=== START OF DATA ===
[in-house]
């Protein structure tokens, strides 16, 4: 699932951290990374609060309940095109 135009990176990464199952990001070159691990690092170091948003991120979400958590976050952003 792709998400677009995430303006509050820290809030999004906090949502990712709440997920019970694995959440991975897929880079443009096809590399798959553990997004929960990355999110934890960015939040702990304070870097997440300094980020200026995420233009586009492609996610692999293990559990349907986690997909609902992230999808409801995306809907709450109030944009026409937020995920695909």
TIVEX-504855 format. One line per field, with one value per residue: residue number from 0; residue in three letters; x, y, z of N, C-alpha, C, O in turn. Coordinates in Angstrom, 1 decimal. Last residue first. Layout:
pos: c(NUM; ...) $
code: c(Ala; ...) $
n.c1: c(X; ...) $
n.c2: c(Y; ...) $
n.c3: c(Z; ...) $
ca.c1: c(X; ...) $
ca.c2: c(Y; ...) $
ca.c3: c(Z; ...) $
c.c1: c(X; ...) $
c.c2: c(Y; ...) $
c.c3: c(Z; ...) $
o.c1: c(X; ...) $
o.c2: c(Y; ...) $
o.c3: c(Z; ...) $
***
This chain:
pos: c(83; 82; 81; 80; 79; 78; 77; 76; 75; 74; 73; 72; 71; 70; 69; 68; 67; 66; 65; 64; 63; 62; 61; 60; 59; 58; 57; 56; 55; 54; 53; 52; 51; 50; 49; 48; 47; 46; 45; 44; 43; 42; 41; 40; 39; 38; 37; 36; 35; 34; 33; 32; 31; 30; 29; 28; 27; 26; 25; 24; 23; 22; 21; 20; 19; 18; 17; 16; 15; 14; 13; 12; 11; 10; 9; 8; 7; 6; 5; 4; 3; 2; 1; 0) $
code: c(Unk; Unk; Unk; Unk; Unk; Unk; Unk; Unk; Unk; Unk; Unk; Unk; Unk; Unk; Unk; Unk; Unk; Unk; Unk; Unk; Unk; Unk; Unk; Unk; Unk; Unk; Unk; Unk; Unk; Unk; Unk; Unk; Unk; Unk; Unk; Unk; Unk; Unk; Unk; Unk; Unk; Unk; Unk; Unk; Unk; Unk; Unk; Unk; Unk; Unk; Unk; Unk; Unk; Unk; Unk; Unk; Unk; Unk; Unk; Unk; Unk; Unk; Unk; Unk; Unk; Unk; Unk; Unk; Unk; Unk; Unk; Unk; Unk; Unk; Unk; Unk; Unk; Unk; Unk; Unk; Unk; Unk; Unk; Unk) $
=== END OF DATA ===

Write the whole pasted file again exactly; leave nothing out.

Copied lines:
[in-house]
């Protein structure tokens, strides 16, 4: 699932951290990374609060309940095109 135009990176990464199952990001070159691990690092170091948003991120979400958590976050952003 792709998400677009995430303006509050820290809030999004906090949502990712709440997920019970694995959440991975897929880079443009096809590399798959553990997004929960990355999110934890960015939040702990304070870097997440300094980020200026995420233009586009492609996610692999293990559990349907986690997909609902992230999808409801995306809907709450109030944009026409937020995920695909």
TIVEX-504855 format. One line per field, with one value per residue: residue number from 0; residue in three letters; x, y, z of N, C-alpha, C, O in turn. Coordinates in Angstrom, 1 decimal. Last residue first. Layout:
pos: c(NUM; ...) $
code: c(Ala; ...) $
n.c1: c(X; ...) $
n.c2: c(Y; ...) $
n.c3: c(Z; ...) $
ca.c1: c(X; ...) $
ca.c2: c(Y; ...) $
ca.c3: c(Z; ...) $
c.c1: c(X; ...) $
c.c2: c(Y; ...) $
c.c3: c(Z; ...) $
o.c1: c(X; ...) $
o.c2: c(Y; ...) $
o.c3: c(Z; ...) $
***
This chain:
pos: c(83; 82; 81; 80; 79; 78; 77; 76; 75; 74; 73; 72; 71; 70; 69; 68; 67; 66; 65; 64; 63; 62; 61; 60; 59; 58; 57; 56; 55; 54; 53; 52; 51; 50; 49; 48; 47; 46; 45; 44; 43; 42; 41; 40; 39; 38; 37; 36; 35; 34; 33; 32; 31; 30; 29; 28; 27; 26; 25; 24; 23; 22; 21; 20; 19; 18; 17; 16; 15; 14; 13; 12; 11; 10; 9; 8; 7; 6; 5; 4; 3; 2; 1; 0) $
code: c(Unk; Unk; Unk; Unk; Unk; Unk; Unk; Unk; Unk; Unk; Unk; Unk; Unk; Unk; Unk; Unk; Unk; Unk; Unk; Unk; Unk; Unk; Unk; Unk; Unk; Unk; Unk; Unk; Unk; Unk; Unk; Unk; Unk; Unk; Unk; Unk; Unk; Unk; Unk; Unk; Unk; Unk; Unk; Unk; Unk; Unk; Unk; Unk; Unk; Unk; Unk; Unk; Unk; Unk; Unk; Unk; Unk; Unk; Unk; Unk; Unk; Unk; Unk; Unk; Unk; Unk; Unk; Unk; Unk; Unk; Unk; Unk; Unk; Unk; Unk; Unk; Unk; Unk; Unk; Unk; Unk; Unk; Unk; Unk) $